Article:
150400

818

Triglycerides (mg/dl)

40150

296

Cholesterol (mg/dl)

<200 (desirable)

209

High-density lipoprotein (mg/dl)

35100

27

Low-density lipoprotein (mg/dl)

<130 (desirable)

123

5.0

7.7

Functional protein S (%)

70140

41

Free protein S antigen (%)

70140

42

Cardiac risk ratio

* To convert the values for glucose to millimoles per liter, multiply by 0.05551. To convert the values for urea nitrogen to
millimoles per liter, multiply by 0.357. To convert the values for creatinine to micromoles per liter, multiply by 88.4. To convert the values for triglycerides to millimoles per liter, multiply by 0.01129. To convert the values for cholesterol to millimoles per liter, multiply by 0.02586.
Reference values are affected by many variables, including the patient population and the laboratory methods used. The
ranges used at Massachusetts General Hospital are for adults who are not pregnant and do not have medical conditions
that could affect the results. They may therefore not be appropriate for all patients. For normal ranges in pregnancy,
see Cunningham.1
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at 20 weeks of gestation with sepsis and a stillborn fetus; dilation and evacuation had been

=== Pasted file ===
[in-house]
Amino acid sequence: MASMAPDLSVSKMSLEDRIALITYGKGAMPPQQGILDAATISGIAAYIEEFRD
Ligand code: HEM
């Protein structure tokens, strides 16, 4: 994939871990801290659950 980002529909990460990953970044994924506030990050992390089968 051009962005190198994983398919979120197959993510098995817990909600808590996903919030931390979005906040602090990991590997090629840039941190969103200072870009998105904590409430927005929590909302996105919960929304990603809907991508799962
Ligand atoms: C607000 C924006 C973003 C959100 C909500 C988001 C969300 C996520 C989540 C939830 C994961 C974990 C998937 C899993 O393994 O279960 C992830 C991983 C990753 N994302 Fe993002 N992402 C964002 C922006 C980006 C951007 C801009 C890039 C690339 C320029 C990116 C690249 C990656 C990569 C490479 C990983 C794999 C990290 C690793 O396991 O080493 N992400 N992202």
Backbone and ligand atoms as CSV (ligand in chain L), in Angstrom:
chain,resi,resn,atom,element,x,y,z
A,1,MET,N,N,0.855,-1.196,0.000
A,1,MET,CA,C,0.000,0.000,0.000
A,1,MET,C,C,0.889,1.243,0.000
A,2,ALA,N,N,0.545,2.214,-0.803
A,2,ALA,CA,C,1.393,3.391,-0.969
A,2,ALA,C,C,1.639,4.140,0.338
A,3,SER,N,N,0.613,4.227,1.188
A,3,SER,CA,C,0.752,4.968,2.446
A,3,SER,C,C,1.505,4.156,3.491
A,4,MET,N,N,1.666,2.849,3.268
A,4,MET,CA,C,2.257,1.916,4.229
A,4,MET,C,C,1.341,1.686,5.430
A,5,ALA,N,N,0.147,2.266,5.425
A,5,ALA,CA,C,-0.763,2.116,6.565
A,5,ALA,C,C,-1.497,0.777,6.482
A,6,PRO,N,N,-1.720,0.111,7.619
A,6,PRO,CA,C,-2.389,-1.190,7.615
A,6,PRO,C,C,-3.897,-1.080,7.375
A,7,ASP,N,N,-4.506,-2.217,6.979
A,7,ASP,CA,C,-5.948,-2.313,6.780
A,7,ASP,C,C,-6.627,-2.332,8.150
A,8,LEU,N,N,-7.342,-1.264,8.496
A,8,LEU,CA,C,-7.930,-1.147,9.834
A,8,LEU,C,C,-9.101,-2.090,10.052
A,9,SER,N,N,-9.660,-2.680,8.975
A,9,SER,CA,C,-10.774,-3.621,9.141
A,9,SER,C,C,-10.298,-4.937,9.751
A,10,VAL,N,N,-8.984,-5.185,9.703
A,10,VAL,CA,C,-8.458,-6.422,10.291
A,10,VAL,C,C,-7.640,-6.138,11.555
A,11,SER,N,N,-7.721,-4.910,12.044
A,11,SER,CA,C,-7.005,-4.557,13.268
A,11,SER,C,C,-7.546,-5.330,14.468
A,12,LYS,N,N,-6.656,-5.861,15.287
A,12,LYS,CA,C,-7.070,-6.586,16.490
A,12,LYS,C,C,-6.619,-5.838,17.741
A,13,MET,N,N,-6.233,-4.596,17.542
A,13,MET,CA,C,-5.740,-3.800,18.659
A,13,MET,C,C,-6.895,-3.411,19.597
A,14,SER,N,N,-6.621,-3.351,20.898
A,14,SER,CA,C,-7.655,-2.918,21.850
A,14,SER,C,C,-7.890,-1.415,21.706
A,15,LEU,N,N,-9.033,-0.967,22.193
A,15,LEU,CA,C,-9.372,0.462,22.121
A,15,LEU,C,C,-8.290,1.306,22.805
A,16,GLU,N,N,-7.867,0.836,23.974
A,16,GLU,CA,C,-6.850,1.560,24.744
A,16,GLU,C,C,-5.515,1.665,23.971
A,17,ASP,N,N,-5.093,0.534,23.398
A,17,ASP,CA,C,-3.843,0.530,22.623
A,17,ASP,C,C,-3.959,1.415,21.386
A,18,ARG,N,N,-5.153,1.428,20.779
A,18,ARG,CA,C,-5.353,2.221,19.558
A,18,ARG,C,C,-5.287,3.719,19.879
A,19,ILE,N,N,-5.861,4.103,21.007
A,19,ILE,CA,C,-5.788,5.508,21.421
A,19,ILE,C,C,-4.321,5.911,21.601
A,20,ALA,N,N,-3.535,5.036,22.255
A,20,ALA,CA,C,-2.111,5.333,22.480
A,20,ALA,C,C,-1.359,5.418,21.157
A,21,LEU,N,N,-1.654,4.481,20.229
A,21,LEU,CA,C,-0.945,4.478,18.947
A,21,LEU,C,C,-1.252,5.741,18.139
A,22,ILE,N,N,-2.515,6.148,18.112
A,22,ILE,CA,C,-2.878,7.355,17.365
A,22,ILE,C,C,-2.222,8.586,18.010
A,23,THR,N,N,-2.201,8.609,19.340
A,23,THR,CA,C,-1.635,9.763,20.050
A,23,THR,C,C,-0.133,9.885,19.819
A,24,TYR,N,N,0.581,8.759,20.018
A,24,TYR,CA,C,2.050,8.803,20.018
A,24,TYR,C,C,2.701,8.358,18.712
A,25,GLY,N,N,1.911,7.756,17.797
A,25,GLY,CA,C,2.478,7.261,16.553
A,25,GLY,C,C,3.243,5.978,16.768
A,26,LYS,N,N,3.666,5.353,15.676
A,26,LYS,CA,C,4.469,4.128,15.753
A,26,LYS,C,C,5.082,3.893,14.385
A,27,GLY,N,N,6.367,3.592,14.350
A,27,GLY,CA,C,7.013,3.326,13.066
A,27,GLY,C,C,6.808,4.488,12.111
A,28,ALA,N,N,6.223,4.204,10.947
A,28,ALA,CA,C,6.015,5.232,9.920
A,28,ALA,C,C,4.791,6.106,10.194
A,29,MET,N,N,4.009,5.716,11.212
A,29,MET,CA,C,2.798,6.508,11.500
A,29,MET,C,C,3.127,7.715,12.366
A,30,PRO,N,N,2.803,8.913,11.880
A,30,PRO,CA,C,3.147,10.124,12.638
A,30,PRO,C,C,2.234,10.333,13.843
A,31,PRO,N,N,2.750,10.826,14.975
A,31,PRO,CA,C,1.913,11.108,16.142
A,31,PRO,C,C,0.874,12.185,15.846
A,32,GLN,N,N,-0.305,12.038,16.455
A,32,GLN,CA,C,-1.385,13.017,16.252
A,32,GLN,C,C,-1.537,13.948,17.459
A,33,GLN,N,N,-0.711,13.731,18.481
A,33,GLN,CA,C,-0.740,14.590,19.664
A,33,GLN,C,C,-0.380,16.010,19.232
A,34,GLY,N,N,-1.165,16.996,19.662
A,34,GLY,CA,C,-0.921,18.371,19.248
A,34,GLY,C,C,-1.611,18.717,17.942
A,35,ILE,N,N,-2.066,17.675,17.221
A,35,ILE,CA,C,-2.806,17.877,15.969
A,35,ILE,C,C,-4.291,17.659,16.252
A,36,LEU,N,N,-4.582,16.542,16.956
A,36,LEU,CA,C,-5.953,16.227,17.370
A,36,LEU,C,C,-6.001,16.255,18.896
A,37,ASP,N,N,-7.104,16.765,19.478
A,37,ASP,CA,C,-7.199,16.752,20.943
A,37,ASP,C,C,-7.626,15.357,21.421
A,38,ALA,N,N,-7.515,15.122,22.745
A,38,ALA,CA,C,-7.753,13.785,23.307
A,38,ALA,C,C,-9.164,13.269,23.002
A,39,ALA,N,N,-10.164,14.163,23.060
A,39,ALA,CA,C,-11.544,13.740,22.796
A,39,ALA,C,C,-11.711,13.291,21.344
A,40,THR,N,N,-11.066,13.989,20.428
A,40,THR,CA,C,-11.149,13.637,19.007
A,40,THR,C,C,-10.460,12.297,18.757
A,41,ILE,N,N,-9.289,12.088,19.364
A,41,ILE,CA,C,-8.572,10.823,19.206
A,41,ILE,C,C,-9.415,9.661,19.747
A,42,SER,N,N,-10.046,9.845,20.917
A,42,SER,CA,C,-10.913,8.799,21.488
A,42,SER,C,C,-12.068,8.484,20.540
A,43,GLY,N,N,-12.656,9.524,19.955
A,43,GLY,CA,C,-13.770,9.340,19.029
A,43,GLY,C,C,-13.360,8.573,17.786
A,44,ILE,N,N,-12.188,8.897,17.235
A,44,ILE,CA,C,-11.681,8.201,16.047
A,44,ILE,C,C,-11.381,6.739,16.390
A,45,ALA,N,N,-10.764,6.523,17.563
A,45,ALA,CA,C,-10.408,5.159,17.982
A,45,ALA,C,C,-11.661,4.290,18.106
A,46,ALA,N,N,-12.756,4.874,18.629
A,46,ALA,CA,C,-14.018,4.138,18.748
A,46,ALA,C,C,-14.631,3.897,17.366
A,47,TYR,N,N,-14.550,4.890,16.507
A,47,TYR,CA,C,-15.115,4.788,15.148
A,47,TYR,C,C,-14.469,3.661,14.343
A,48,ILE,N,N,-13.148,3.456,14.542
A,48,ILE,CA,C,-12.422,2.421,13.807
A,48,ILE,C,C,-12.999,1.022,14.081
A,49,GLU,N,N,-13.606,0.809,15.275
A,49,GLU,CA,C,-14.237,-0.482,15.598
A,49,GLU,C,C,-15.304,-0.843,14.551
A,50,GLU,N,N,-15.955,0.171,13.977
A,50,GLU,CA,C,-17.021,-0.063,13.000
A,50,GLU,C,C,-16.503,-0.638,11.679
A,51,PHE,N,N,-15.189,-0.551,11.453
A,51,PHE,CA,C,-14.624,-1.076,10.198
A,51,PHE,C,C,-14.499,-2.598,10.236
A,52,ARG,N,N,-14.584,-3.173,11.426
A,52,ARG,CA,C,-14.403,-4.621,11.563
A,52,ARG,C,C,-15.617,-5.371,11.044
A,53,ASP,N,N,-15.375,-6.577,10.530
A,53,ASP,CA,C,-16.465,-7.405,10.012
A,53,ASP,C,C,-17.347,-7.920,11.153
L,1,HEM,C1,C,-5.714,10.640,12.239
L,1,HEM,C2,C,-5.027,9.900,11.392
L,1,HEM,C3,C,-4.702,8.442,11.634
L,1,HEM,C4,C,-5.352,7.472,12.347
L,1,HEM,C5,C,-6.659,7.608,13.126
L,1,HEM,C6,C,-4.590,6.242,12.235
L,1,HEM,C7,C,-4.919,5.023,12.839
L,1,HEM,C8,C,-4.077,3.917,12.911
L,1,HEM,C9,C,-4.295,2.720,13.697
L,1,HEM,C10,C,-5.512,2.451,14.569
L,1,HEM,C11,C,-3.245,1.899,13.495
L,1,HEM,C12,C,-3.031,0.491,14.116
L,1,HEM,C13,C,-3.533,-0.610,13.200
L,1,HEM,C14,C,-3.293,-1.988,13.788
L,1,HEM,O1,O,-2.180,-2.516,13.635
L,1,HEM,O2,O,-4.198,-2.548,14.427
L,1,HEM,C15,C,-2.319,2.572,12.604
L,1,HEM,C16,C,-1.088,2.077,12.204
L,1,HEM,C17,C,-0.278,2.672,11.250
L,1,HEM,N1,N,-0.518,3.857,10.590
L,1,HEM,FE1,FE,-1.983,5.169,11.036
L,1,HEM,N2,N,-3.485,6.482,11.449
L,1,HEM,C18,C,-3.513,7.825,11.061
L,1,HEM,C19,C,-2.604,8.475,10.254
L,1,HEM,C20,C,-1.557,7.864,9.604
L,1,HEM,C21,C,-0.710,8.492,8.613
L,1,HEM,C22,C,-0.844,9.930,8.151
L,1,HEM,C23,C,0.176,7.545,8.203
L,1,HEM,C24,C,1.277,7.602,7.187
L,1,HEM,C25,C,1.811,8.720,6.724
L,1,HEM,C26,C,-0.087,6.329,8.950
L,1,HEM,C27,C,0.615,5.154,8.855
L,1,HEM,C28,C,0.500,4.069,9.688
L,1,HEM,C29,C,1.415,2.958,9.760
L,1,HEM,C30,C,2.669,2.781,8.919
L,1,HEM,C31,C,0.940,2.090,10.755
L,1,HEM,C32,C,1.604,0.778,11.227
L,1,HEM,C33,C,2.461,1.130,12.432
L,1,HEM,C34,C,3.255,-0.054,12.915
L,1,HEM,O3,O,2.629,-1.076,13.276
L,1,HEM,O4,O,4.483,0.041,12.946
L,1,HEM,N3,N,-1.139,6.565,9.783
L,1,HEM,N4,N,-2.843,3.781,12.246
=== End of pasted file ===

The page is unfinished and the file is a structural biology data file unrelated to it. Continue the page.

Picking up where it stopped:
performed. She also had anemia (Table 1) (with
a history of iron deficiency), bipolar disorder,
panic attacks associated with syncope and tingling on the left side, recurrent pelvic pain with
pelvic adhesions, benign ovarian cysts, asthma,
and seasonal allergic rhinitis; she had had a positive purified protein derivative skin test with a
normal chest radiograph, which had been treated with isoniazid and vitamin B6 for 9 months.
She had undergone multiple laparoscopies, including cholecystectomy for cholelithiasis, lysis of adhesions, and ovarian cystectomies. Medications
included a prenatal multivitamin and ferrous sulfate; antidepressants were discontinued by the
patient at the start of the current pregnancy. She
was allergic to loperamide, morphine (which
caused chest discomfort), meperidine hydrochloride (which caused hives), and contrast material
(which caused a rash). She did not smoke, drink
alcohol, or use illicit drugs. She was born in
Guatemala, had immigrated to the United States
15 years earlier, and had last visited Guatemala
3 years earlier. She lived with her boyfriend. She
had worked in an office but was currently receiving disability benefits because of her bipolar disorder. Her mother had had breast cancer and